What You Need to Know About Anaphylactic Shock

Woman scratching her neckIndividuals with allergies are all too familiar with itches, hives, and other annoying symptoms that come with allergic reactions, but for some of them, a simple allergic reaction could quickly intensify into a fatal situation known as anaphylaxis.

Warning signs that occur quickly impact more than one body part, and advance rapidly all indicate anaphylactic shock or reaction that requires medical attention as soon as possible.

What Exactly is Anaphylaxis?

Anaphylaxis is a rapidly occurring and dramatic condition that involves more than one organ systems. For instance, you might feel an allergic reaction affecting your skin, gastrointestinal tract, and respiratory tract.

Signs of anaphylactic shock might at first seem mild, as if a typical rash or runny nose, says a renowned family medicine physician in Lehi. She adds that within several minutes, however, the warning signs could advance to more severe, life-threatening problems.

In general, two or more of these warning signs could indicate anaphylactic shock:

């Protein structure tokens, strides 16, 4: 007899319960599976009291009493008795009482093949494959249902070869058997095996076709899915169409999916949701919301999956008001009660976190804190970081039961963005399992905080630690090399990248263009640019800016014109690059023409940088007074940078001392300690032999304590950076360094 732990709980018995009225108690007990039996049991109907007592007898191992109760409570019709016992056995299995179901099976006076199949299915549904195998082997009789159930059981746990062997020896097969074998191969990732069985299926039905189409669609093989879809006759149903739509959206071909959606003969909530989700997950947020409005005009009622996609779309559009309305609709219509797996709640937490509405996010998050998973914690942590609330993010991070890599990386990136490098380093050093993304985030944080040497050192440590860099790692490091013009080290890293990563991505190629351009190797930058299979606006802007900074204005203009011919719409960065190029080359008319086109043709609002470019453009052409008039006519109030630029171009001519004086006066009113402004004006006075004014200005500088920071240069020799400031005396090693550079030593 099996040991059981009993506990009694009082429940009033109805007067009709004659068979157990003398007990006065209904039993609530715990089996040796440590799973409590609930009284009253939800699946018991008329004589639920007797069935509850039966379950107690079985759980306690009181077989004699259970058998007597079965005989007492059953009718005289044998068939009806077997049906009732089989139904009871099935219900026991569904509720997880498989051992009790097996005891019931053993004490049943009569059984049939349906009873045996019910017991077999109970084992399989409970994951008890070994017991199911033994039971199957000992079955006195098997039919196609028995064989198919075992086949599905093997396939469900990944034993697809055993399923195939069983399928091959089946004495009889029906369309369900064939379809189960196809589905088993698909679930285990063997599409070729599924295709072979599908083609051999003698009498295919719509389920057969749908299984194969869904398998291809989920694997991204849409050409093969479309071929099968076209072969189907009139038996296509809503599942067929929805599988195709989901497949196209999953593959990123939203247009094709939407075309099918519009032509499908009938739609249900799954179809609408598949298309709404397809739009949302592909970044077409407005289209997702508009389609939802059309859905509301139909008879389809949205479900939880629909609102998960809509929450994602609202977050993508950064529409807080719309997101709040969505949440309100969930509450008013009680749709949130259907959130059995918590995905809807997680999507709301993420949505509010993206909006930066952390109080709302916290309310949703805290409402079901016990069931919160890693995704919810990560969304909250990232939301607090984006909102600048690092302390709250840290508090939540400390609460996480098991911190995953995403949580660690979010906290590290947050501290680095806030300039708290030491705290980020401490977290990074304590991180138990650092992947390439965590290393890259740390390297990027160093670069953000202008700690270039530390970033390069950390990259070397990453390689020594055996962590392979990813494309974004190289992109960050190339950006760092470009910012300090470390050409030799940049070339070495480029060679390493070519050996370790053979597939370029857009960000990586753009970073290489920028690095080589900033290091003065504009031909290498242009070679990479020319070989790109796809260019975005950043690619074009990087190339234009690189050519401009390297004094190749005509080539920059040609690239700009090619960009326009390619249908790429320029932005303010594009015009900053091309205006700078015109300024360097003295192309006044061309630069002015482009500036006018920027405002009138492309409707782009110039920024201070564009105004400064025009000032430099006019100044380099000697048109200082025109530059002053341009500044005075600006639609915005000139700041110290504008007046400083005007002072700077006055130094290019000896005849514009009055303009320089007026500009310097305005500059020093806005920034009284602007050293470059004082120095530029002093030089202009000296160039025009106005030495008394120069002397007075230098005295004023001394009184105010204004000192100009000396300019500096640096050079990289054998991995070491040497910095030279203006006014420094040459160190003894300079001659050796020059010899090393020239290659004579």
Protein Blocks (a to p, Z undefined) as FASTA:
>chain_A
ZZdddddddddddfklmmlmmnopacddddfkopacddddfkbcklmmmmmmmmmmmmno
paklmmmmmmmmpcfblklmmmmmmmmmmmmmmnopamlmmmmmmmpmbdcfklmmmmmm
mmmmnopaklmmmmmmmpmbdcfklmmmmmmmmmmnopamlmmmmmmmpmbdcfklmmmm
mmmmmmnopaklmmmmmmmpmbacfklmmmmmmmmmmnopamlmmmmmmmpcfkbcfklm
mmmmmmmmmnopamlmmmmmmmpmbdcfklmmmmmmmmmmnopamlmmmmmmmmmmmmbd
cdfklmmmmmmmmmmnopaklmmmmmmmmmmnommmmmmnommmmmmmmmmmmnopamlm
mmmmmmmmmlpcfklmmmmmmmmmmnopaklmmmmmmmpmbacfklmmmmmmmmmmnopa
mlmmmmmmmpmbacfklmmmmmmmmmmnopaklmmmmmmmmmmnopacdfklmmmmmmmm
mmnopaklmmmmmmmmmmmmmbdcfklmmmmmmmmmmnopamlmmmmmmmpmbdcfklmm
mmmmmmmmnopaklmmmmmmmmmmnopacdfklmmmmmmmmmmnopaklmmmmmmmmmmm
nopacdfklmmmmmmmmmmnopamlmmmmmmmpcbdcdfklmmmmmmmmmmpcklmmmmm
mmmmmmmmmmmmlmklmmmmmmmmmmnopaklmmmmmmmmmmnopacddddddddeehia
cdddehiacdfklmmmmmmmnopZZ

• Hives
  • Breathing difficulties
  • Swollen lips, ears, throat, or tongue
  • Diarrhea
  • Vomiting
  • Stomach cramps or pain
  • Low blood pressure
  • Fainting or dizziness

It might take a couple of minutes to several hours for anaphylaxis symptoms to appear, and some individuals have symptoms that disappear without intervention but then resurface two 48 to 72 hours later. They call this the biphasic reaction.

The danger with this is that in some instances, symptoms could have been missed or misdiagnosed as a common rash and then later turn into a full-blown anaphylactic shock.

Having asthma or allergies could increase your risk of experiencing anaphylaxis, and once you encounter one, your chances of suffering another one also increase.

An anaphylactic reaction is likewise immensely unpredictable; such that just because an episode was mild does not necessarily mean that the succeeding ones won’t be life threatening.

Crucial Things to Keep in Mind

The best strategy to avoid an anaphylactic reaction is to avoid exposure to triggers (allergens) and have an emergency plan. If you have an increased risk of experiencing anaphylaxis, you must carry with you an adrenaline or epinephrine autoinjector at all times.

It’s also very vital that you, your family, and those you regularly hang out with know about your allergies and what to do should your allergies get triggered.

The moment you feel you have anaphylactic shock, inject your epinephrine autoinjector and get help immediately so that you could get an immediate evaluation and proper treatment.